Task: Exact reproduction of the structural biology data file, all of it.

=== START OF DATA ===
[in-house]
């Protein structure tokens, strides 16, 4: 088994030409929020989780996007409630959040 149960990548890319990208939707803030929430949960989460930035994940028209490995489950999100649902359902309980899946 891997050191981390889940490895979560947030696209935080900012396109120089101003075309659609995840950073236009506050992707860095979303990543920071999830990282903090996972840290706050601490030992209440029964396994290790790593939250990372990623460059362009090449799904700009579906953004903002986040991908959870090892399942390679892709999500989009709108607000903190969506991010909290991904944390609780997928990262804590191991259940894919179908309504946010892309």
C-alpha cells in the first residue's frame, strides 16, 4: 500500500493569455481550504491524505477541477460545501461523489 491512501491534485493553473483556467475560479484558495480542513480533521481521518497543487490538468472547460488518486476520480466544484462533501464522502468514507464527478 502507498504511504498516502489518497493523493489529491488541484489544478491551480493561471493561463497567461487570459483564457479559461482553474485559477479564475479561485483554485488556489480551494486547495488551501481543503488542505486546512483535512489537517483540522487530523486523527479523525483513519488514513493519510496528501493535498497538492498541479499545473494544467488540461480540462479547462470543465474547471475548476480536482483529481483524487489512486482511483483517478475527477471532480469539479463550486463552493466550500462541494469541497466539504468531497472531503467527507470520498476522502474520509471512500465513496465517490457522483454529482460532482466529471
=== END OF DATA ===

[in-house]
């Protein structure tokens, strides 16, 4: 088994030409929020989780996007409630959040 149960990548890319990208939707803030929430949960989460930035994940028209490995489950999100649902359902309980899946 891997050191981390889940490895979560947030696209935080900012396109120089101003075309659609995840950073236009506050992707860095979303990543920071999830990282903090996972840290706050601490030992209440029964396994290790790593939250990372990623460059362009090449799904700009579906953004903002986040991908959870090892399942390679892709999500989009709108607000903190969506991010909290991904944390609780997928990262804590191991259940894919179908309504946010892309």
C-alpha cells in the first residue's frame, strides 16, 4: 500500500493569455481550504491524505477541477460545501461523489 491512501491534485493553473483556467475560479484558495480542513480533521481521518497543487490538468472547460488518486476520480466544484462533501464522502468514507464527478 502507498504511504498516502489518497493523493489529491488541484489544478491551480493561471493561463497567461487570459483564457479559461482553474485559477479564475479561485483554485488556489480551494486547495488551501481543503488542505486546512483535512489537517483540522487530523486523527479523525483513519488514513493519510496528501493535498497538492498541479499545473494544467488540461480540462479547462470543465474547471475548476480536482483529481483524487489512486482511483483517478475527477471532480469539479463550486463552493466550500462541494469541497466539504468531497472531503467527507470520498476522502474520509471512500465513496465517490457522483454529482460532482466529471